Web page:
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OFFICE OF GOVERNOR ANDY BESHEAR
COMMONWEALTH OF KENTUCKY

FOR IMMEDIATE RELEASE

 

Contact:

Crystal Staley
502.545.3714

Sebastian Kitchen
502.330.0799

502.564.2611

 

Gov. Beshear: With End in Sight, Vigilance Is as Important as Ever

FDA-approved vaccine could arrive in Kentucky early next week

FRANKFORT, Ky. (Dec. 12, 2020) – Today, Gov. Andy Beshear announced that, with the FDA’s approval of the Pfizer vaccine on Friday, Kentucky’s first shipment is expected to arrive early in the coming week. He urged Kentuckians to continue wearing masks, washing their hands, social distancing and keeping gatherings small to keep each other safe while the vaccine begins to be distributed.

“Late yesterday, the FDA approved Pfizer’s vaccine for COVID-19. That’s great news, but it will still be some time before everyone can get vaccinated and we have to stay vigilant until that time,” said Gov. Beshear. “It is morally imperative that we get the vaccine to the most vulnerable Kentuckians first, and that is why we are starting with our long-term care facilities and front-line health care workers. In the meantime, please keep doing what you know is right: wear your mask, keep your distance from others and don’t have large gatherings. Together we can defeat this virus.”

Case Information

As of 4 p.m. Saturday, Dec. 12, Gov. Beshear reported the following COVID-19 numbers:

 
  • New cases today: 3,558
  • New deaths today: 24
  • Positivity rate: 8.79%
  • Total deaths: 2,192
  • Currently hospitalized: 1,711
  • Currently in ICU: 423
  • Currently on ventilator: 199


Top counties with the most positive cases today are: Jefferson, Fayette, Pulaski, Kenton, Boone and Daviess. Jefferson, Fayette, Pulaski and Kenton counties reported 100 or more new cases; Jefferson County alone reported 588.

The red zone counties for this week can be found here. Community leaders, businesses, schools and families in these counties should all follow red zone reduction recommendations.

Those reported lost to the virus today include a 73-year-old woman and a 75-year-old man from Adair County; an 86-year-old man from Campbell County; an 81-year-old man from Casey County; a 50-year-old woman from Clinton County; a 49-year-old man and 89-year-old woman from Fayette County; an 88-year-old woman and a 90-year-old man from Hardin County; a 75-year-old man from Mason County; a 62-year-old woman from Metcalfe County; two women, ages 88 and 98, from Muhlenberg County; a 94-year-old man from Nelson County; a 71-year-old man and two women, ages 78 and 80, from Pike County; two men, ages 71 and 90, and a 77-year-old woman from Pulaski County; a 70-year-old woman from Russell County; an 81-year-old man and a 92-year-old woman from Warren County; and an 89-year-old woman from Whitley County.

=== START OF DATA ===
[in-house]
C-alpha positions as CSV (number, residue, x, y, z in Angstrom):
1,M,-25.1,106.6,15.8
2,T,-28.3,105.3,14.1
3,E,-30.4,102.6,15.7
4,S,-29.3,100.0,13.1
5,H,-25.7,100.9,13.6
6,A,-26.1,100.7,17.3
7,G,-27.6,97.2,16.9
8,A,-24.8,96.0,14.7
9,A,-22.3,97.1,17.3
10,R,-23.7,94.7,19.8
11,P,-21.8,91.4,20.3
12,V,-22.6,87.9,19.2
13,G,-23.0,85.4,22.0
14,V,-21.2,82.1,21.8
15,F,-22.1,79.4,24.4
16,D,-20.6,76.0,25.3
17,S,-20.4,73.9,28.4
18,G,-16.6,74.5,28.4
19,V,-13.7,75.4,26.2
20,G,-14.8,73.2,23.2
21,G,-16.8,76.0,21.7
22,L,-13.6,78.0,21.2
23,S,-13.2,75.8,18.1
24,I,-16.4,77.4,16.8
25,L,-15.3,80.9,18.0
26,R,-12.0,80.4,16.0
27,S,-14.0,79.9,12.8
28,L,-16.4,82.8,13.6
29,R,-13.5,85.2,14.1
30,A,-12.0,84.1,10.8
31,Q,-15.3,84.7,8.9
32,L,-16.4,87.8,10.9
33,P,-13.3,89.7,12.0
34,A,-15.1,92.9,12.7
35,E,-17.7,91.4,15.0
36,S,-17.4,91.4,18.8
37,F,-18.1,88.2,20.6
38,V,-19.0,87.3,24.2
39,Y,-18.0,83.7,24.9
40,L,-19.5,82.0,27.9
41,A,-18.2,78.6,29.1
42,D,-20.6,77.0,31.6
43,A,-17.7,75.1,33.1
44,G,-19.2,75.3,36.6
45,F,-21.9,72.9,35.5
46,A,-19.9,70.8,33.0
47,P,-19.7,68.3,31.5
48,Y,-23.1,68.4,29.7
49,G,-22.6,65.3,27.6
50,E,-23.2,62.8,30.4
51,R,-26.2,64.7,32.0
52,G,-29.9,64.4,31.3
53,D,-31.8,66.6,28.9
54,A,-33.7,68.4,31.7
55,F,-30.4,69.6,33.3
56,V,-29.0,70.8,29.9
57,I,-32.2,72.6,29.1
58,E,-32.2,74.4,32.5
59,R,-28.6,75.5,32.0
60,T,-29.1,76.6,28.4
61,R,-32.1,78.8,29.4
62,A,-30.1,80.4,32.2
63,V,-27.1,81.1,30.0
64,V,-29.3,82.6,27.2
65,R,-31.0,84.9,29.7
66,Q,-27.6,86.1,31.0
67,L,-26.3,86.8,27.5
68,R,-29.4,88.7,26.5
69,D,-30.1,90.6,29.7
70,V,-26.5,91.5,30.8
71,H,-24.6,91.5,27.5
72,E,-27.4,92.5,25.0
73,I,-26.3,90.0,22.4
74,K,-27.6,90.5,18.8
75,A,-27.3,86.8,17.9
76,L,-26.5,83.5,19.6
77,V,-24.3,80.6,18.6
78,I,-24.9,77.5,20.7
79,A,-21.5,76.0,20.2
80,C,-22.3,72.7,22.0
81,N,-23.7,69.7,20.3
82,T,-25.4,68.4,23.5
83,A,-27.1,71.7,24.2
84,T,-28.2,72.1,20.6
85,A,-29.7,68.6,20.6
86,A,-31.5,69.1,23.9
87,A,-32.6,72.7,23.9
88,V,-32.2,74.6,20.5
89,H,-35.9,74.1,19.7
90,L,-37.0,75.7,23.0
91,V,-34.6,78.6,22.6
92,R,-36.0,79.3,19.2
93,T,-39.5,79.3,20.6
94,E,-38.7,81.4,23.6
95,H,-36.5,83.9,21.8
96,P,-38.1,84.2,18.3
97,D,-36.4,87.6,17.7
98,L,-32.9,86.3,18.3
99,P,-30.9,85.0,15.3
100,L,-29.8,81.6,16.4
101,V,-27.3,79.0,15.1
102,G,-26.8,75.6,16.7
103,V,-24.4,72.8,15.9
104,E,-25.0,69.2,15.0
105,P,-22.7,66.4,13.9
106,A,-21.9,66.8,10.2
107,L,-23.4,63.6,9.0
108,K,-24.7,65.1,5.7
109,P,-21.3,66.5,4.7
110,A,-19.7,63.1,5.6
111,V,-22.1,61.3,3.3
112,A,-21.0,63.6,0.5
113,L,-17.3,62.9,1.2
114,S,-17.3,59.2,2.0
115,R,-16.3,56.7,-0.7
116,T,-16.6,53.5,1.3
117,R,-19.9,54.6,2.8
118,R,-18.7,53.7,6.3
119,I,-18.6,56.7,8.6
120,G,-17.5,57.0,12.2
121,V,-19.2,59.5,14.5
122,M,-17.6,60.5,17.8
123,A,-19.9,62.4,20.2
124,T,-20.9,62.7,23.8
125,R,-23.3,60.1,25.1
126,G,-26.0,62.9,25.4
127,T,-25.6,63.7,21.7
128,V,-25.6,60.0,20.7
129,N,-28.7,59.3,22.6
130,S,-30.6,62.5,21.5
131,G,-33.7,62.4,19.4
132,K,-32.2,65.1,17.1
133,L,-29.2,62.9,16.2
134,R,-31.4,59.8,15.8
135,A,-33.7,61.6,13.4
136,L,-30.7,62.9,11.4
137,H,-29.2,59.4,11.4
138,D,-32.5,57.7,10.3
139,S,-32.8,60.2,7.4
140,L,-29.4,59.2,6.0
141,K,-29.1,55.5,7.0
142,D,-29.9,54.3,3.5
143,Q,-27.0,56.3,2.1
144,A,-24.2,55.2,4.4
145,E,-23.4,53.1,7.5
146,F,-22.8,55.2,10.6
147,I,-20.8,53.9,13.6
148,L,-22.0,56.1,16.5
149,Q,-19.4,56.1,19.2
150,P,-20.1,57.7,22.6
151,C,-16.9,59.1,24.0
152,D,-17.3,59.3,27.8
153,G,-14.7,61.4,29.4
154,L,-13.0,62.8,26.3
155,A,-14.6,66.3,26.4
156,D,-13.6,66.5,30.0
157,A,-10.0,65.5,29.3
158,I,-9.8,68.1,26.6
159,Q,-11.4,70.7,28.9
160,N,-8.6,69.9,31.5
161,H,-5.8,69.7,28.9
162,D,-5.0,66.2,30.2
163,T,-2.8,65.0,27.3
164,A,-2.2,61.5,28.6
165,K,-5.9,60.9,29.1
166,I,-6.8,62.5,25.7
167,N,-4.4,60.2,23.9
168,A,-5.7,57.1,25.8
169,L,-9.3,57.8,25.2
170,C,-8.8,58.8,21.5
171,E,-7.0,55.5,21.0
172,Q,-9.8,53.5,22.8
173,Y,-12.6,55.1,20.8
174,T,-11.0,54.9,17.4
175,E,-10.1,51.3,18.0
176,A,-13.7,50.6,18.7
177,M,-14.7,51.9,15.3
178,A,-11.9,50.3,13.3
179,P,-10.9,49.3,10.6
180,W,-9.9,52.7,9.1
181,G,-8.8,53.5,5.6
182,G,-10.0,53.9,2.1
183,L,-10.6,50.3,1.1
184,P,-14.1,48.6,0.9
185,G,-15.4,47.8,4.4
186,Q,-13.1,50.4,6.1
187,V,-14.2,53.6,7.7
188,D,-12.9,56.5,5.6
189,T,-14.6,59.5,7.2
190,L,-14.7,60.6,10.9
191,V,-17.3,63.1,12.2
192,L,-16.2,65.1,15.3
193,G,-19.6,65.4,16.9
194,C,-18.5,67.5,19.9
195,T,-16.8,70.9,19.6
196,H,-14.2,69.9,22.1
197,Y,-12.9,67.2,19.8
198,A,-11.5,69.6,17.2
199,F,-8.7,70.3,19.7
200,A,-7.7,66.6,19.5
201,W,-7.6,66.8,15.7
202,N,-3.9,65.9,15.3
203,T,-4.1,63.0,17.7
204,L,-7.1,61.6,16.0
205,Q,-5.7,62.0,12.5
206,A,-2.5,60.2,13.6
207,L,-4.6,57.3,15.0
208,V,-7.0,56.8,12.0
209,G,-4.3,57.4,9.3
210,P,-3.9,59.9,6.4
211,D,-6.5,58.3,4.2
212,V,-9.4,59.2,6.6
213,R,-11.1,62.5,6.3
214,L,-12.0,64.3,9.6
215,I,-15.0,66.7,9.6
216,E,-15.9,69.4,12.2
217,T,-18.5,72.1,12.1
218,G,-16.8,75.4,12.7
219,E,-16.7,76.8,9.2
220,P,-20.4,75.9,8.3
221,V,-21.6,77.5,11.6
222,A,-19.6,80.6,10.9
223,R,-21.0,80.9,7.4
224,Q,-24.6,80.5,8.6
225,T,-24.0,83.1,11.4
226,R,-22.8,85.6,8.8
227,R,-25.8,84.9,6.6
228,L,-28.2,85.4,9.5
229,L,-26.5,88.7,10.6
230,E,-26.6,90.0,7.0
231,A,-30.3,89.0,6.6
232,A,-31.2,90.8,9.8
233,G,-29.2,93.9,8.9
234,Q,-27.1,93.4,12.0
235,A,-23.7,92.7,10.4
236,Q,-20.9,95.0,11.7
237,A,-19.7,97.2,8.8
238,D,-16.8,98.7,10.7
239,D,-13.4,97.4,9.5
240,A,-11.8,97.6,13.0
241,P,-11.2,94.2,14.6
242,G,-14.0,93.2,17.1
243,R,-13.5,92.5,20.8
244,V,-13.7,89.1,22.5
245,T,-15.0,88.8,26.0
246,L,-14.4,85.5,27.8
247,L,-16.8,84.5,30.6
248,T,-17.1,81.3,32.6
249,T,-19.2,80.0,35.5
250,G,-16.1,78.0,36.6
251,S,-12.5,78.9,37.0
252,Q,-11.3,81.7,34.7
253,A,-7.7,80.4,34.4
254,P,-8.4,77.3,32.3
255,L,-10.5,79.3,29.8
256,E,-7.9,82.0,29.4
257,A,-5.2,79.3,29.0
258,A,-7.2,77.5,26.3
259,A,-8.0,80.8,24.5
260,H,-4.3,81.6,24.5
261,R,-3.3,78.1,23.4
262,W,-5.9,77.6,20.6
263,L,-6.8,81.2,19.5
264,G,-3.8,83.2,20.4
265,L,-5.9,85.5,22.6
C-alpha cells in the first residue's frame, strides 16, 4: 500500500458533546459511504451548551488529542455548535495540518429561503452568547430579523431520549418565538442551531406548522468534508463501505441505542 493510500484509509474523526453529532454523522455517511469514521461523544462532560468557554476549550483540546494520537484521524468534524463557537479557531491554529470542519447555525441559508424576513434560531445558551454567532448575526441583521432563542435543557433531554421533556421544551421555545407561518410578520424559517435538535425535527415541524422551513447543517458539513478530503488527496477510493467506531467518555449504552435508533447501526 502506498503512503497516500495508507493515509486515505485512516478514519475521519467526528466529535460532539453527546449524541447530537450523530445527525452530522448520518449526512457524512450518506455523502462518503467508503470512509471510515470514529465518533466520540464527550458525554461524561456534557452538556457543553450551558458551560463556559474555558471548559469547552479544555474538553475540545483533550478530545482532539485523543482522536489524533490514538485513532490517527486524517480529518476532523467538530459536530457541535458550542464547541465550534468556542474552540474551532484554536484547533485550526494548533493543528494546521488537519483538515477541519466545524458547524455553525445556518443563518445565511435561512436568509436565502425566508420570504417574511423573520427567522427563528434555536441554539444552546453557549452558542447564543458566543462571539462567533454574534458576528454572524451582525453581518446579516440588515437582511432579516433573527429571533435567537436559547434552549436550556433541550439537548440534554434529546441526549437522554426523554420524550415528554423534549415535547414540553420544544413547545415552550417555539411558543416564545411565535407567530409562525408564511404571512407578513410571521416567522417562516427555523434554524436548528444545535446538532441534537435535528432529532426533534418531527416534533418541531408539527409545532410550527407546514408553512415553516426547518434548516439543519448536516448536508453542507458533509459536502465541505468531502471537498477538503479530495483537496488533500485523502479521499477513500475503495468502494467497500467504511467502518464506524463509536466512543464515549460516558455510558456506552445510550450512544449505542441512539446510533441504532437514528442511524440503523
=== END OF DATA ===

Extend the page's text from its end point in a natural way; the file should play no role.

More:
“Decreasing statewide positivity rates are encouraging, but they are the result of difficult choices made to decrease spread of disease,” said Dr. Steven Stack, commissioner of the Department for Public Health. “Multiple Kentucky hospitals are still under strain and the market for available health care workers has become extremely tight as states around the nation experience massive COVID-19 surges, overwhelming their hospitals. Every Kentuckian has choices to make – choices that matter tremendously – in the weeks ahead. Wear your mask, socially distance and if you are sick, seek medical care or stay at home until you are fully recovered. And if you are over 65 or have medical problems, stay healthy at home as much as you possibly can, since leaving your home now places you at high risk of exposure to COVID-19.”

More Information

To view the full daily report, incidence rate map, new statewide requirements, testing locations, long-term care and other congregate facilities update, school reports and guidance, red zone counties, red zone recommendations, the White House Coronavirus Task Force reports for Kentucky and other key guidance visit, kycovid19.ky.gov.

New requirements impact restaurants, bars, social gatherings, indoor fitness and recreation centers, venues and theaters, professional services and schools. See the full executive orders here and here.

Audio public service announcements about the new requirements (created in partnership with RadioLex) are published here in: Bosnian, Chinese, English, Japanese, Korean, Spanish and Russian.

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©Greenup County Health Department. Page last updated Monday, December 14, 2020